In this post I have chosen to focus on one design, the first in our typologies, traditional. I started with a concept plan, basically some rectilinear shapes defined by the arrangement of gables on the outside wall. I don’t have any involvement in the design of American style homes so I took a look at some stock house plans for traditional homes on-line. Many were very beautiful with diagonal geometry and some with curved geometry. I probably should have done something similar were I able, however I have to say it did influence me to add some diagonal walls, but I also wanted to maximize the space, and from the model it was clear I could use the loft, so I stuck with a modern conventional layout of rectangular rooms linked with straight corridors. It’s true that corridors are frowned upon in American residential design, but here in the UK, building at three storeys requires a protected escape route with a single access stair, and in addition there is a need to avoid building inner rooms (rooms leading off other rooms with no alternative means of escape), which represent a fire risk, so corridor layouts remain a pragmatic solution.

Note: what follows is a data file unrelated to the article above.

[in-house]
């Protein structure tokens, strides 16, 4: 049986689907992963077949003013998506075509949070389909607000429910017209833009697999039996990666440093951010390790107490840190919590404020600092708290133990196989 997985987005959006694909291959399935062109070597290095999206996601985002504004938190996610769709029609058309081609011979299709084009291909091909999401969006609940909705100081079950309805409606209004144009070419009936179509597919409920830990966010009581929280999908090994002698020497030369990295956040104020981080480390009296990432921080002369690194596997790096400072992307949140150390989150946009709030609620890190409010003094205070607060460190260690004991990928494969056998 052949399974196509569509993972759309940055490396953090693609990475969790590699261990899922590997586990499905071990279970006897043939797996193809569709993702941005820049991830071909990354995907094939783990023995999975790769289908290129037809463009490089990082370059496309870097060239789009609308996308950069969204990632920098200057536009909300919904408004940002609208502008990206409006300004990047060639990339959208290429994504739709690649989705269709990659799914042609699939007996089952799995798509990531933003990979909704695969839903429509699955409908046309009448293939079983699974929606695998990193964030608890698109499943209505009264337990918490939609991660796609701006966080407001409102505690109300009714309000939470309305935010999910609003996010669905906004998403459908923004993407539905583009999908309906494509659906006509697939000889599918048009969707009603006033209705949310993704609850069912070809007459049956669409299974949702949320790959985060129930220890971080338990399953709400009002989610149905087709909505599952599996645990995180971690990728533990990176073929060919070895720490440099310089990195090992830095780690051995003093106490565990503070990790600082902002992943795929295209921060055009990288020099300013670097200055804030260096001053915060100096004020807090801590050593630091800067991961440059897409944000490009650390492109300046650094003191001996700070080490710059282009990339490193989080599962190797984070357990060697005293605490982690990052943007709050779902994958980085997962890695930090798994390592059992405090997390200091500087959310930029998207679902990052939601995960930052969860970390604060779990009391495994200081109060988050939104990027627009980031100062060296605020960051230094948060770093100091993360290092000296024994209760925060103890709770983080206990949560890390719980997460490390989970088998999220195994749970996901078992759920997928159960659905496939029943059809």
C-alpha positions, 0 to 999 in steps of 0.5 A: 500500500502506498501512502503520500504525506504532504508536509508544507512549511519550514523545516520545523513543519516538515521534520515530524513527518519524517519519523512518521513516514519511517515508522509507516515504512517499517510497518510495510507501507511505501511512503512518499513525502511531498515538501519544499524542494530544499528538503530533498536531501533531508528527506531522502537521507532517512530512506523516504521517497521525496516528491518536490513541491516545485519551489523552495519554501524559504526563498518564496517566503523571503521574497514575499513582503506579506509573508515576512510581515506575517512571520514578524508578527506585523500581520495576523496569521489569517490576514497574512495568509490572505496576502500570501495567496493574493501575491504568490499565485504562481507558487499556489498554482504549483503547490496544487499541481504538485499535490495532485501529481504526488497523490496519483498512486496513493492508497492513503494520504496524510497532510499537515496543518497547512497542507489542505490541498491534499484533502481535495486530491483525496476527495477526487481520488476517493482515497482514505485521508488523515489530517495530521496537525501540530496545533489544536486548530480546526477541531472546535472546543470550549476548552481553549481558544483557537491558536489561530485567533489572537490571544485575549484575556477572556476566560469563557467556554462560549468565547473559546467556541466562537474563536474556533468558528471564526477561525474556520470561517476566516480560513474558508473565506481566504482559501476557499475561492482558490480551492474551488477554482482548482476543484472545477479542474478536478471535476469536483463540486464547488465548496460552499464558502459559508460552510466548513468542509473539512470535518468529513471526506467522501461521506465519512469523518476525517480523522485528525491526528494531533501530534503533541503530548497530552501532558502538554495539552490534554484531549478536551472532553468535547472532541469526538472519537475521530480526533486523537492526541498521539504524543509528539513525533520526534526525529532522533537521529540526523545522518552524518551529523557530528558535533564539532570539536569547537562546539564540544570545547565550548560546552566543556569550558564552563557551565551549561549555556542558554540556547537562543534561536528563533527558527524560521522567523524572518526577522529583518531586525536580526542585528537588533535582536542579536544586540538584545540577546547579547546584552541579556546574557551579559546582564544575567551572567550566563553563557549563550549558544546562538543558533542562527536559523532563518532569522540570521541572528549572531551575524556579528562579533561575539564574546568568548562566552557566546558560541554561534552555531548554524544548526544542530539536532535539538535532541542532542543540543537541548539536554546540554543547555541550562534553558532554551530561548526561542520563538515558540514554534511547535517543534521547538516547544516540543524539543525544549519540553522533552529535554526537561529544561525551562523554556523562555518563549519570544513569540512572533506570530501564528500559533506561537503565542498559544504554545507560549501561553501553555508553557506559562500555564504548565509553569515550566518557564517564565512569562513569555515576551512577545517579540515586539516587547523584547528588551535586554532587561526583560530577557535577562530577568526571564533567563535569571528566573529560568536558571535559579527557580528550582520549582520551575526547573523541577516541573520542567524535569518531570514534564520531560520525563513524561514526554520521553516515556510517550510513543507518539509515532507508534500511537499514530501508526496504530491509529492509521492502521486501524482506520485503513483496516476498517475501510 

In short the plan and model were pushed about to accommodate all the practical requirements, the results of which are below. The staircase I changed from a freestanding one in the entrance hall, to a straight run along the spine wall, somehow a free standing staircase didn’t seem very traditional. The dormers looked too big in proportion, so I made them smaller. I added bathrooms to the bedroom layouts, being careful to locate them such that they could each have a small window. I enlarged the garage to more comfortably accommodate three cars. The corridors initially shorter, I finally extended such that they could each receive natural daylight. There is still no materials or window patters but the form is becoming clearer I hope.
Let me know what you think in the comments below.